ANSWERS TO COMMON QUESTIONS:
What can you expect from an appraisal? How do your Charitable Donations impact the IRS?
Whether you’ve hired an appraiser before, or just getting started and have more questions than you do answers, Lisa Barnes has provided a wealth of knowledge below, but feel free to contact her directly using the form at the bottom of the page if your issue hasn’t been addressed.
After leaving your home, a thorough research of the artists’ markets is conducted, including appropriate levels of gallery and auctions sales, and the items will be analyzed and valued accordingly. We will also research the artist(s), the appropriate sales markets, and research all data pertinent to constructing a written appraisal report that conforms to current USPAP Standards. Identification of each art object includes the following documentation, in conformity with the Getty Object ID System.
- Maker (artist or culture)
- Type of Object
- Materials and Technique
- Inscriptions and Markings
- Distinguishing Features
- Title (if known) and Subject
- Date and Period
- Biographical Data
Condition is specified, along with provenance information. At least one 4” x 5” photo (1” x 10” for IRS charitable contribution reports) accompanies a written description of each object, with any additional information that helps to identify it. The appraisal includes a narrative, which details whom was consulted, resources used and how the value conclusion was reached. Also noted is biographical information on the artist. Two reports will be given to the client (one hard copy and one on CD), while one will remain on file for 5 (five) years with Lisa M. Barnes.
But is a personal inspection by the appraiser required to gather the necessary information? The answer is “No” (though it is advised whenever possible). Having said that, appraisers almost always conduct a hands-on inspection of the property which is the subject of the appraisal assignment; however, on some occasions such as in the case of a theft or loss, the property is no longer available for inspection. In such cases, a personal inspection simply is not possible. On other occasions, the high cost or risk of loss of shipping a valuable subject property to the specialist appraiser for examination might necessitate an appraisal being conducted from afar without the benefit of a personal inspection. For items that remain available for inspection and which require special testing procedures or equipment to prove genuineness or quality, or which are potentially so valuable as to warrant the expense of a hands-on inspection, the specialist appraiser should insist that arrangements be made for personal inspection either by him/herself or by some other qualified appraiser. Otherwise, the appraiser should abandon the assignment. This discussion addresses USPAP’s requirements regarding the appraiser’s responsibility regarding inspecting and “identification.”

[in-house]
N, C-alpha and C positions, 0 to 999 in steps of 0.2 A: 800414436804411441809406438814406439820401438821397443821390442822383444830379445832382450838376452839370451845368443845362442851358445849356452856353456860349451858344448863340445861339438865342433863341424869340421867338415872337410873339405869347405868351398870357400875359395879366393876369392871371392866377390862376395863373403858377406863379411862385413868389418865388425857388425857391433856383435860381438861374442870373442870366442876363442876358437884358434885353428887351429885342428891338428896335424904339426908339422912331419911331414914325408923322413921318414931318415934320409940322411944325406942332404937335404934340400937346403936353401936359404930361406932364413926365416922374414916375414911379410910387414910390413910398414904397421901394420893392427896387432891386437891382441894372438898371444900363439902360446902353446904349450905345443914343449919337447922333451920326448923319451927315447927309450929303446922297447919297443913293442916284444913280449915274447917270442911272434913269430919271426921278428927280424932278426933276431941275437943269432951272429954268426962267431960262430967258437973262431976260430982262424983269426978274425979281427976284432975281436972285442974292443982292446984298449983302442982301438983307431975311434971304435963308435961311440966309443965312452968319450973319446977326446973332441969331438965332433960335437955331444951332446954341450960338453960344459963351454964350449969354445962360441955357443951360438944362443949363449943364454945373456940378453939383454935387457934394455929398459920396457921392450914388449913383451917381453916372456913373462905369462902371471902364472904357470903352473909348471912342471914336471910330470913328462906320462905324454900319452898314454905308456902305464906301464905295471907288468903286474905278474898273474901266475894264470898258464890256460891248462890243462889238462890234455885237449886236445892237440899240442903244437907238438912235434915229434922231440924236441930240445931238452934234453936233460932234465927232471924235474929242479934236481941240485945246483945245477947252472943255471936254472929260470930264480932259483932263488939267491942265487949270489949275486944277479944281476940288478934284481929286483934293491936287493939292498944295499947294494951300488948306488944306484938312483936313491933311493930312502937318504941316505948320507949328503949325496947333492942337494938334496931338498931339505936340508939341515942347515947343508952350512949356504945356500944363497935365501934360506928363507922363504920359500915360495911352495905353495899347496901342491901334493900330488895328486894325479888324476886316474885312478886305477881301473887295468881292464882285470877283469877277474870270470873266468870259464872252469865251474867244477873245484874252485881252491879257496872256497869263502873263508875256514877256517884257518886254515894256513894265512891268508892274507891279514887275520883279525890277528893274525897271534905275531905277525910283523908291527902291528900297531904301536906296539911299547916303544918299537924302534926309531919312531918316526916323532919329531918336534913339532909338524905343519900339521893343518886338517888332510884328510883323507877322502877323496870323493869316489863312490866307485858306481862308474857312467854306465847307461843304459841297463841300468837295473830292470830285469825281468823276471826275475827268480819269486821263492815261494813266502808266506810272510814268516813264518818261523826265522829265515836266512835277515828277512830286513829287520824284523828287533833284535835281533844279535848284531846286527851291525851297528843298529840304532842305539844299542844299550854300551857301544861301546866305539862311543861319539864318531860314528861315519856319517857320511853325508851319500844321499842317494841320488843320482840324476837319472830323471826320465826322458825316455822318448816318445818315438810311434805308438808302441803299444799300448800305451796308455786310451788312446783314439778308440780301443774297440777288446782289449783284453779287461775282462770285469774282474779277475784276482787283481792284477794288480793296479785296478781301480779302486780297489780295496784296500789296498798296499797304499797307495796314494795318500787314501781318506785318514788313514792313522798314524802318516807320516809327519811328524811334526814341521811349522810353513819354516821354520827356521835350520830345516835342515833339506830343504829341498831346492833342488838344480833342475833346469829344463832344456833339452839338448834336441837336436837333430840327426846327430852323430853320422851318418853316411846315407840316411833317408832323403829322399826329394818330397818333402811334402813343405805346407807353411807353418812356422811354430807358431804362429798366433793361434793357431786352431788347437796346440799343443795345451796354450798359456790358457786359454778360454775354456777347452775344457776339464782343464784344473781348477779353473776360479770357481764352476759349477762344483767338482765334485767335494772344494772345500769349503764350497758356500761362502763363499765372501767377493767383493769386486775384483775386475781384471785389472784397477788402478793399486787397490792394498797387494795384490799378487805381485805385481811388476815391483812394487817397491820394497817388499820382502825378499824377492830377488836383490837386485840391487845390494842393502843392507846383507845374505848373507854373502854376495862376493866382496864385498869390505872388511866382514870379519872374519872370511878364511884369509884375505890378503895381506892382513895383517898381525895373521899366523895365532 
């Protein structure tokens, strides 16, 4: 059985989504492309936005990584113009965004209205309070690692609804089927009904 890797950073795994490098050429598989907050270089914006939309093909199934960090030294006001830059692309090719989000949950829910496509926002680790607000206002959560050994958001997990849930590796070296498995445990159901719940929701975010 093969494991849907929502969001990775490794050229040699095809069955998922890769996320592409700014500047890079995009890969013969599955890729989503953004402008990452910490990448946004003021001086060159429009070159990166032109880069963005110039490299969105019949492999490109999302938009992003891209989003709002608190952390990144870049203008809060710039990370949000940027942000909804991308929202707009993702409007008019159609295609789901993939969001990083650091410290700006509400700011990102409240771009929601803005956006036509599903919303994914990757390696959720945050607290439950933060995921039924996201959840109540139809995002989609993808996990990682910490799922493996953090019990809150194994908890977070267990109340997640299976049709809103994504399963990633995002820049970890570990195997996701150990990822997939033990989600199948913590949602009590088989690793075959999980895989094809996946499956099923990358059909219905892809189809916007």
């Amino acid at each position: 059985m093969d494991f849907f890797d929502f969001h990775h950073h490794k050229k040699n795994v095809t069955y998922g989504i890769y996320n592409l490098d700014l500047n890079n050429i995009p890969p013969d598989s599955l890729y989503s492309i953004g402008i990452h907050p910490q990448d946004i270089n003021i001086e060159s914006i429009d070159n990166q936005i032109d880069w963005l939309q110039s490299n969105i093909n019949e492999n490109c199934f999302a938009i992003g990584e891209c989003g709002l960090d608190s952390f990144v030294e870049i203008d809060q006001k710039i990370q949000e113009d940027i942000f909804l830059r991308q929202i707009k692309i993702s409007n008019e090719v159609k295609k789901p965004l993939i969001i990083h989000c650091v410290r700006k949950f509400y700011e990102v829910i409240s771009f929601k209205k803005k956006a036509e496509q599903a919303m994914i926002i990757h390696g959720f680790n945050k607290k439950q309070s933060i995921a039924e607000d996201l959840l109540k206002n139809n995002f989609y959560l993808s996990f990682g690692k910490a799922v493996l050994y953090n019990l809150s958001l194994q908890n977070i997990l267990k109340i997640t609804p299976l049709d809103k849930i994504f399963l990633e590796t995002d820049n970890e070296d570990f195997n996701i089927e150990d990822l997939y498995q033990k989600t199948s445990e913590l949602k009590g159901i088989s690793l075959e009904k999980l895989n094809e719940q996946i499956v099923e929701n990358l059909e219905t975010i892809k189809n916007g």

USPAP requires appraisal reports to identify the type and definition of value and citer the source of the definition. Waht is the “type of value?” Why is this no longer reffered to as the “purpose” of the assignment?
Standards 2, 6, 8 and 10 require that appraisal reports state the type and definition of value and cite the source of the definition. The exact wording varies by reporting option.
Previously, the term “purpose” in USPAP was used to refer to the several different concepts, including the type and definition of value. For the 2005 edition of USPAP, this and other special meanings of this term were eliminated to increase clarity. Where it is now used in USPAP, “purpose” will only convey the standard dictionary meaning of the word.
The “type of value” is the general class or category of value. Examples include market value or fair value. The “definition of value” provides a specific description of the characteristics and conditions of the type of value. Examples include definitions provided from a form report, in FIRREA, in U.S. accounting regulations, and U.S. tax regulations.
USPAP does not provide any specific definition of value or endorse any particular source.
- Registering to bid
- Picking up or shipping your property
Selling – if you have property you wish to sell, our team of specialists and client service representatives can help you through the entire process.
- Evaluation & decision to sell
- Selling contract & reserve price
- Commission & payment
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